How to enable remote (syslog) udp logging in Shelly IoT device

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Shelly IoT devices are mainly used in combination with a Smart Home or to simply measure (and control) the power consumption of a device or room.

The Shelly devices can be monitored and integrated into a classical monitoring system as well. But is there a way to get the system logs from the device itself? Yes, there is!

Prepare a Syslog server for "incoming" logs

All you need as a preparation is a Linux machine in the same network as your Shelly device. Of course you could also use a Linux machine in the cloud, but that's not recommended.

On that Linux machine, configure a Syslog server, such as Rsyslog or Syslog-NG. In this example I'm using Rsyslog, which is pretty much the standard on Ubuntu and Debian machines.

In /etc/rsyslog.conf there should be a prepared configuration snippet which enables the "imudp" module (short for Input Module UDP):

# provides UDP syslog reception
input(type="imudp" port="514")

Enable the module and input lines by removing the comment character (#). Note that the default port is 514.

Restart Rsyslog after this change:

root@syslog ~ # systemctl restart rsyslog

Configure Shelly to log to Syslog server

Now open up your browser of choice and enter the IP of your Shelly device in the address bar. This should show the user interface of Shelly's internal web server:

Click on the "Device" icon at the bottom, then open up the "Debug" drow down menu. Here you are able to enable a "Udp debug". The name is unfortunately not self-explaining, calling it "Syslog debug" would probably be more helpful. Toggle the Udp debug and enter the IP address and the port of the remote syslog server.

Syslog logging from Shelly device

Click on "Save address" and the Shelly device will immediately start sending logs to the defined Syslog server.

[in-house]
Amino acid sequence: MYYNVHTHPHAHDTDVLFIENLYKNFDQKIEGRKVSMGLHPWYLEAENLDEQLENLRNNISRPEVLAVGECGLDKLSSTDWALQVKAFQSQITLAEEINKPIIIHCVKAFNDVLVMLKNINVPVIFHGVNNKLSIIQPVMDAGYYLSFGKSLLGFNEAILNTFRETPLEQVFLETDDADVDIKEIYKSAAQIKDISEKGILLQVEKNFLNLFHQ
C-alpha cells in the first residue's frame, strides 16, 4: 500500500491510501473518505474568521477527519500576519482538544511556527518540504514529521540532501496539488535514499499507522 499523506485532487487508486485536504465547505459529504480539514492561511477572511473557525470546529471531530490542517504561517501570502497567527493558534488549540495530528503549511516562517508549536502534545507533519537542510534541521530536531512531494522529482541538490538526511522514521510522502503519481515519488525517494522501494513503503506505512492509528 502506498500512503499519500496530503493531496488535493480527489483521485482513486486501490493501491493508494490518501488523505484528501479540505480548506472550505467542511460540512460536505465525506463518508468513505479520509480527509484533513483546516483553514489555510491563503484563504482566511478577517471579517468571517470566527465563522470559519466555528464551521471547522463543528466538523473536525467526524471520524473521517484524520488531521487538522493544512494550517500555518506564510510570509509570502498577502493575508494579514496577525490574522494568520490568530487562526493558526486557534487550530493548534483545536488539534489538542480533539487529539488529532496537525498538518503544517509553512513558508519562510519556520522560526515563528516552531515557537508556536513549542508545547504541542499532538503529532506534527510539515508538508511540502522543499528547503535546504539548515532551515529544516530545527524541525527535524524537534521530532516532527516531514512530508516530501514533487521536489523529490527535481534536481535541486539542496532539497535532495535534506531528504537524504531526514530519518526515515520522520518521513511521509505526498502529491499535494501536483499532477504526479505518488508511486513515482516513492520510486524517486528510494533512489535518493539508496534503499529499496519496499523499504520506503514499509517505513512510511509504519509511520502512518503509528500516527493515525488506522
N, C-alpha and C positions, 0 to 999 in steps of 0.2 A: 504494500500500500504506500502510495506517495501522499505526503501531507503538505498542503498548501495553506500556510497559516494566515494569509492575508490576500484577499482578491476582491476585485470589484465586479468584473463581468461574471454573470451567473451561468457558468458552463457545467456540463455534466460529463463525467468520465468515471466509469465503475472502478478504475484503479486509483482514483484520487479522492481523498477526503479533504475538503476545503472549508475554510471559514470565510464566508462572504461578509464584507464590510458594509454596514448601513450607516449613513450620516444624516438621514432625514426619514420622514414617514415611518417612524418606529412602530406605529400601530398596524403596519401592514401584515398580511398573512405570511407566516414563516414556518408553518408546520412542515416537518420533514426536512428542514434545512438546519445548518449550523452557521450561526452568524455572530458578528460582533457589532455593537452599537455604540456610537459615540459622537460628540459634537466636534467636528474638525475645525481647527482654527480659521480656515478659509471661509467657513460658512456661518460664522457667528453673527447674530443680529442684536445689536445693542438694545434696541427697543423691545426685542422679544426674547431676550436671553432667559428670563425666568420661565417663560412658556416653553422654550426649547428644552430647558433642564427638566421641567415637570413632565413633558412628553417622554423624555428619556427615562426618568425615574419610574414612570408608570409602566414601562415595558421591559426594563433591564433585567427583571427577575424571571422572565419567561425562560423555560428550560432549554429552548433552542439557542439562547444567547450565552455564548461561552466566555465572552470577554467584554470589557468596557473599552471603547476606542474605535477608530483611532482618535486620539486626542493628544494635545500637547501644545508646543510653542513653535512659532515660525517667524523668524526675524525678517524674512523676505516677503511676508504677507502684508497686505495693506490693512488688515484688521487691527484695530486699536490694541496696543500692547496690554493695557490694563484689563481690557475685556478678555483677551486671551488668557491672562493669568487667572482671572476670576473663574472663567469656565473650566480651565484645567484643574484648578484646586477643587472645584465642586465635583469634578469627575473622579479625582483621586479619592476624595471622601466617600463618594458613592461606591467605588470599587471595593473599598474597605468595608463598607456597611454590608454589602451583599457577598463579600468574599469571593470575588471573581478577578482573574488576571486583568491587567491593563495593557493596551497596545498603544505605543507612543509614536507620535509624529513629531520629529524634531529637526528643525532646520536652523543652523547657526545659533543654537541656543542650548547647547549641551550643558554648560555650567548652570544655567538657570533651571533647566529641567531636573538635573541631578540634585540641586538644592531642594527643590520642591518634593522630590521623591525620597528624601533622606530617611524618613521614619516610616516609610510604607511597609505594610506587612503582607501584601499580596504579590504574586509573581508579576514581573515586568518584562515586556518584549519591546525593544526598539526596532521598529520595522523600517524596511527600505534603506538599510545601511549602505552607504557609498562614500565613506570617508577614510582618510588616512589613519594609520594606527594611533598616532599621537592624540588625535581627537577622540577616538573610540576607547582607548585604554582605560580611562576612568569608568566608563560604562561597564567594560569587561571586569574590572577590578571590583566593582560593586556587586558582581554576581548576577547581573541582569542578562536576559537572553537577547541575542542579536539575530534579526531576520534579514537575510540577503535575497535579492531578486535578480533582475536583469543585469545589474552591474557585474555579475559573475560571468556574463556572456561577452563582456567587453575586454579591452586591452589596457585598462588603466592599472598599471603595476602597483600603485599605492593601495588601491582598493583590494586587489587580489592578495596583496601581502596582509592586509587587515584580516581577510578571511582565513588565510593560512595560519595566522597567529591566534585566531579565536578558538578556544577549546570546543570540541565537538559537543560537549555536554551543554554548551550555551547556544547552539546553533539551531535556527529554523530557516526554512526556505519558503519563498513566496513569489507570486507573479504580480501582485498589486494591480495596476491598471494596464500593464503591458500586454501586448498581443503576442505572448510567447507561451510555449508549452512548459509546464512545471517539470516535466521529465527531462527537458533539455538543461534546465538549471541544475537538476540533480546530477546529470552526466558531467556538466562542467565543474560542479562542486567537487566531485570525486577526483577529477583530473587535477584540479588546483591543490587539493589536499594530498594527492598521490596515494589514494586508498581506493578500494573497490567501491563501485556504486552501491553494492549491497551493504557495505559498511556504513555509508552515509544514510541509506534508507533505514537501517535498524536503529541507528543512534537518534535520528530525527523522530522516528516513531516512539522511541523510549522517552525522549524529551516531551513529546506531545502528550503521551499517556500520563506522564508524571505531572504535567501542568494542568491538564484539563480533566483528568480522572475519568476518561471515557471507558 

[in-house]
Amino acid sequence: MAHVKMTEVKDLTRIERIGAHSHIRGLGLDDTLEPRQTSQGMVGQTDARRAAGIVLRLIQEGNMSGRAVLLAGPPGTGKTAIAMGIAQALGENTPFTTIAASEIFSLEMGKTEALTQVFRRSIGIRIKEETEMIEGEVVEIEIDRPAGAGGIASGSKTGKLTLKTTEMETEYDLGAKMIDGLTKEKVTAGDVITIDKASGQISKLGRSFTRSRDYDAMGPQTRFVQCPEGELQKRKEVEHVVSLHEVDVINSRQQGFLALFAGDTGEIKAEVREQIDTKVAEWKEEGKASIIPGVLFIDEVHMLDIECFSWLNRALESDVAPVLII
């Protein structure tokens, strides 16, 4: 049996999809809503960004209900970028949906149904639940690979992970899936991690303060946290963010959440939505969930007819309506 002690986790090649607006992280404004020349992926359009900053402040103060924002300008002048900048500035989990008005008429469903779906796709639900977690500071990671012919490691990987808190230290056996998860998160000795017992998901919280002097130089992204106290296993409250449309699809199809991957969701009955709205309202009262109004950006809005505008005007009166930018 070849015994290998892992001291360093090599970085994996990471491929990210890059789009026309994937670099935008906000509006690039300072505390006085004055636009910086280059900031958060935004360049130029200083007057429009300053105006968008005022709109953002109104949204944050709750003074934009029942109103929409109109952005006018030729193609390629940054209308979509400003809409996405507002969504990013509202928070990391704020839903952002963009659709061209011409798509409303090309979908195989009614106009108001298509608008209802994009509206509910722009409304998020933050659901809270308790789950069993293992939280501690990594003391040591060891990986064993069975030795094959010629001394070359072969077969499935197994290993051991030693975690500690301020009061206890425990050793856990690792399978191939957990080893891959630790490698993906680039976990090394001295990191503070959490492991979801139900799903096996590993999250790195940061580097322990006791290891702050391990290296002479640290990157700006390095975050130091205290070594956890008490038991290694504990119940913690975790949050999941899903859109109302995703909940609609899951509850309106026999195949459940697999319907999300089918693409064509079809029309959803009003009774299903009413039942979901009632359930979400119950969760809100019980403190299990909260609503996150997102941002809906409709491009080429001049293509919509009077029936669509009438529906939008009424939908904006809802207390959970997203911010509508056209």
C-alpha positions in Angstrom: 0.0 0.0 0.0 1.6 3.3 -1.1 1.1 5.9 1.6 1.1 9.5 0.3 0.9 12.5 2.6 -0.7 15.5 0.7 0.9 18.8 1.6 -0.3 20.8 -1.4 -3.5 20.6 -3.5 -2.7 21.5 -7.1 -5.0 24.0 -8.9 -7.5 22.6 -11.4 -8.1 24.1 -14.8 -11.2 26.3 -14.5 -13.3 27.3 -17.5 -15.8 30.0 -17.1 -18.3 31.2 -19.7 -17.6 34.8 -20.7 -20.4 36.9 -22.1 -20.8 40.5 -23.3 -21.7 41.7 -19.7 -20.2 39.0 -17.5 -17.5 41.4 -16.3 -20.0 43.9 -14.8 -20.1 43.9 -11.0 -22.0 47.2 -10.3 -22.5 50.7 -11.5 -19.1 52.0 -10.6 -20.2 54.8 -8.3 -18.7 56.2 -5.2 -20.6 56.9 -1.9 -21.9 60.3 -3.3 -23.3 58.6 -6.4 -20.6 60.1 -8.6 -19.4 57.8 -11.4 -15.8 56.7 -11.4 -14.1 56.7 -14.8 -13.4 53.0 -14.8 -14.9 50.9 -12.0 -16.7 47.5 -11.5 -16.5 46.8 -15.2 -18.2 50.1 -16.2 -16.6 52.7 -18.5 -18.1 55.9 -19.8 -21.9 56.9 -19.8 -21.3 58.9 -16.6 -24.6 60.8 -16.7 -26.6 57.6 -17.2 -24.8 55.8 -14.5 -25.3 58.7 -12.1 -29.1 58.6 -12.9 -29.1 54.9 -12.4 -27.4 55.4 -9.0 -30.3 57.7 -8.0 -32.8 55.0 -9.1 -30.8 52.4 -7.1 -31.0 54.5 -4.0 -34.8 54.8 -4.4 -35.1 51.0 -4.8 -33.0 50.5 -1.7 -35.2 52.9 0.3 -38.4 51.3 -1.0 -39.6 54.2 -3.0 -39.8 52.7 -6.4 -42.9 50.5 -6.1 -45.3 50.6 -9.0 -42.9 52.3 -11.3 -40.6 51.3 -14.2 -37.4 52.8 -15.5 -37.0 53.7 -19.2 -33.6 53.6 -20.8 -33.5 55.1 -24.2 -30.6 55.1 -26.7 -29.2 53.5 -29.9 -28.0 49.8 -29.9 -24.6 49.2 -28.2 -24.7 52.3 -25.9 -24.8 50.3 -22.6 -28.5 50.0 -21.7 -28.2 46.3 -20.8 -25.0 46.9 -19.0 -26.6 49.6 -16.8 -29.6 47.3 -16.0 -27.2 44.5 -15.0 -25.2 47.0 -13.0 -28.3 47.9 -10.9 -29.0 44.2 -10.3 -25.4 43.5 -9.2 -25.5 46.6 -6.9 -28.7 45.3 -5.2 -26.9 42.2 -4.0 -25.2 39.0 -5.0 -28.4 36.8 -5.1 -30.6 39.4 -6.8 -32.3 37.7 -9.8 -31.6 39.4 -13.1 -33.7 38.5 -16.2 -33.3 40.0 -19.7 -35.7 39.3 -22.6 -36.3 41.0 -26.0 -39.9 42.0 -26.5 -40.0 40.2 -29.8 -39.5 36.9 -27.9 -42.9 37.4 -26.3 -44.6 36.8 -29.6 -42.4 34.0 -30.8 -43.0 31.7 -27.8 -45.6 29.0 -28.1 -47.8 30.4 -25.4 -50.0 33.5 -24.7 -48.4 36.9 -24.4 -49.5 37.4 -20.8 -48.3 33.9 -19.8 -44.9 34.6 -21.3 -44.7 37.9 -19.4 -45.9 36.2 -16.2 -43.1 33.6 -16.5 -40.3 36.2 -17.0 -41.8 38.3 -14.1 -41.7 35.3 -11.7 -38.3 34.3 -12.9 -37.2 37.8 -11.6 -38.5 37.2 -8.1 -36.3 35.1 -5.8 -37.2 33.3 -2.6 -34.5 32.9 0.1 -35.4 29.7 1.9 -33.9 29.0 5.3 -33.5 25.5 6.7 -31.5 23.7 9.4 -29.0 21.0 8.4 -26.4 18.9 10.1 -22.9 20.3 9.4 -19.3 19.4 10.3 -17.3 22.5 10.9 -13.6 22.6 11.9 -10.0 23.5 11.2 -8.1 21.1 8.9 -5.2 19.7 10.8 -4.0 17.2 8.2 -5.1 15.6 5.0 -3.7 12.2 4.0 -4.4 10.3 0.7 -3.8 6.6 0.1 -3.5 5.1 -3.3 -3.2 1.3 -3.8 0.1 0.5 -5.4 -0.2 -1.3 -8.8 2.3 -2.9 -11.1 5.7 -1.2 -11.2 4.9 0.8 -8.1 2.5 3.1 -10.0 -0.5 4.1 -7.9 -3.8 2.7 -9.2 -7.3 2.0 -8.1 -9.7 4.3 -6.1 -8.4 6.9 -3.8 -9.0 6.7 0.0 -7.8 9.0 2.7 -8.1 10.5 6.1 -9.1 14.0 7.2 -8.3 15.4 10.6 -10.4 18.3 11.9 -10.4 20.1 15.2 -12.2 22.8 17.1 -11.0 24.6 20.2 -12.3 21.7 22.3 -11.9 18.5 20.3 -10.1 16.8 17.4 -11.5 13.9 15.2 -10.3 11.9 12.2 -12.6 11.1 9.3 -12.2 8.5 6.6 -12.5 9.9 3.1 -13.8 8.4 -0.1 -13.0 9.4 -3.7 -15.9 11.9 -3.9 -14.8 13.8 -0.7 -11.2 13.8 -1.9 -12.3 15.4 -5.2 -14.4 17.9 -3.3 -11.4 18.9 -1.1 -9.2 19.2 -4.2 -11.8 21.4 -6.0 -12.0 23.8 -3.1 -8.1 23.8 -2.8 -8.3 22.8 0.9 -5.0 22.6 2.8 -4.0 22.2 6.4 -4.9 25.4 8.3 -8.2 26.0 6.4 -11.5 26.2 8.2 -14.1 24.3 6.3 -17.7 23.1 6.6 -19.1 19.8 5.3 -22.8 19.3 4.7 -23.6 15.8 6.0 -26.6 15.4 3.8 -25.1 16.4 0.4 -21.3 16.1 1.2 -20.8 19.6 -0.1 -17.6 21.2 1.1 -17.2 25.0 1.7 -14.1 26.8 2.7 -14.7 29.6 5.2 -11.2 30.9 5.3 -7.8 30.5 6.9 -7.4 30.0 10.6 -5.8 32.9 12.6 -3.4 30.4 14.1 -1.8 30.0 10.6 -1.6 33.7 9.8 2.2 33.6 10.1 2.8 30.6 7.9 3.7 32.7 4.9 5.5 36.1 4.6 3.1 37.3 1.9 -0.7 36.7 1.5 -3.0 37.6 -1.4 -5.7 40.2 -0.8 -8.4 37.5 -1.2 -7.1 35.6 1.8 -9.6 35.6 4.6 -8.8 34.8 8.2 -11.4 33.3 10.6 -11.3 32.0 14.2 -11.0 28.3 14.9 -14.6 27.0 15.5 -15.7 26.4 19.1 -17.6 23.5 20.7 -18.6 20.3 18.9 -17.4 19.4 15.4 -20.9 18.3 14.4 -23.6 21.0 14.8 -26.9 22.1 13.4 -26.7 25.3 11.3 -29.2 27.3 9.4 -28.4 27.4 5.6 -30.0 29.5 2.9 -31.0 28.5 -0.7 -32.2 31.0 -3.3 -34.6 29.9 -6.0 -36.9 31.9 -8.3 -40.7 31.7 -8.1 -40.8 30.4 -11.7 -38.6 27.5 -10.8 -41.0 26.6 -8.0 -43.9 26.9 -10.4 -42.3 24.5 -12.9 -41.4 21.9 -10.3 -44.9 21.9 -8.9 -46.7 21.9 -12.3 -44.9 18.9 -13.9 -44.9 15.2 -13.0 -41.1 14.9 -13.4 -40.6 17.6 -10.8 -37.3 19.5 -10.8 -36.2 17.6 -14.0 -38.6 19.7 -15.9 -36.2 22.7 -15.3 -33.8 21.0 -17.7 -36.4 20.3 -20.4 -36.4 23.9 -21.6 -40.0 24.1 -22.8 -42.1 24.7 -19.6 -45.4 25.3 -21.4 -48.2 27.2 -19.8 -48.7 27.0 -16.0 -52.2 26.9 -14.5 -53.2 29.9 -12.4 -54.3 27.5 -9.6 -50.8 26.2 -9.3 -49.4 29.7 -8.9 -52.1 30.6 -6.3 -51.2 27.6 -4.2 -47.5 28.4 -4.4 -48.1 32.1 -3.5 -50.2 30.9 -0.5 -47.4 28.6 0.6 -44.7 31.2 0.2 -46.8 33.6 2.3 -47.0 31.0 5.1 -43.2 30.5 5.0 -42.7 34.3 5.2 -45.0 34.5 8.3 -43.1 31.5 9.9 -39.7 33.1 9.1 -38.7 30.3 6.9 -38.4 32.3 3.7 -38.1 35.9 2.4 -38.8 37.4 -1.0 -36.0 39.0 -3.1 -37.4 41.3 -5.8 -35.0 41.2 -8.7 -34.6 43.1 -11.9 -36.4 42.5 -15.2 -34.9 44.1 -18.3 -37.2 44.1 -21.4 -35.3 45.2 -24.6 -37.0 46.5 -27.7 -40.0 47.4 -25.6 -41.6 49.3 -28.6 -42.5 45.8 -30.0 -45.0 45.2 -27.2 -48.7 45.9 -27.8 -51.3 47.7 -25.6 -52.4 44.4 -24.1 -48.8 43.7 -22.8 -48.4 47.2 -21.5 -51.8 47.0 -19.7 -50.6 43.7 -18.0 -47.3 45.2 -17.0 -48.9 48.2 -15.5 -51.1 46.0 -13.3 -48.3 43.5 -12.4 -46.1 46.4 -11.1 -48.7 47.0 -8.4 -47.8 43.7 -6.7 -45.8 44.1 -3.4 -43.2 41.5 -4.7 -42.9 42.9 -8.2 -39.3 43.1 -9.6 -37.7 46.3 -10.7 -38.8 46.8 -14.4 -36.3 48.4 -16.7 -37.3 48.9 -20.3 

Checking the logs

Logged in on the Linux Syslog server, check the logs of the default log (usually /var/log/syslog):

root@syslog ~ # tail -f /var/log/syslog
Jul  8 13:41:40 shellypro4pm-083a083a083 49866 90810.856 2 2|shelly_notification:118 Status change of switch:0: {"id":0,"apower":311.7}
Jul  8 13:41:45 shellypro4pm-083a083a083 49867 90815.671 2 2|mgos_http_server.c:180  0x3ffe1c64 HTTP connection from
Jul  8 13:41:45 shellypro4pm-083a083a083 49868 90815.929 2 2|mgos_wifi_sta.c:737     Avg RSSI -88, will scan for a better AP
Jul  8 13:41:47 shellypro4pm-083a083a083 49869 90818.208 2 2|mgos_wifi_sta.c:560     Current AP is best AP
Jul  8 13:41:48 shellypro4pm-083a083a083 49870 90818.775 2 2|shelly_notification:118 Status change of switch:0: {"id":0,"apower":295.0}
Jul  8 13:41:55 shellypro4pm-083a083a083 49871 90825.703 2 2|shelly_notification:118 Status change of switch:0: {"id":0,"apower":310.3}
Jul  8 13:41:56 shellypro4pm-083a083a083 49872 90826.489 2 2|mgos_http_server.c:180  0x3ffe1ba0 HTTP connection from
Jul  8 13:41:56 shellypro4pm-083a083a083 49873 90826.693 2 2|shelly_notification:118 Status change of switch:0: {"id":0,"current":1.617}
Jul  8 13:41:57 shellypro4pm-083a083a083 49874 90827.529 2 2|mgos_http_server.c:180  0x3ffe18d0 HTTP connection from
Jul  8 13:41:57 shellypro4pm-083a083a083 49875 90827.752 2 2|mg_rpc.c:314            Sys.GetStatus via HTTP user admin

The Shelly device identifies itself with the product name (shellypro4pm) followed by the serial number. This is helpful if you have multiple Shelly devices logging to the same Syslog server.

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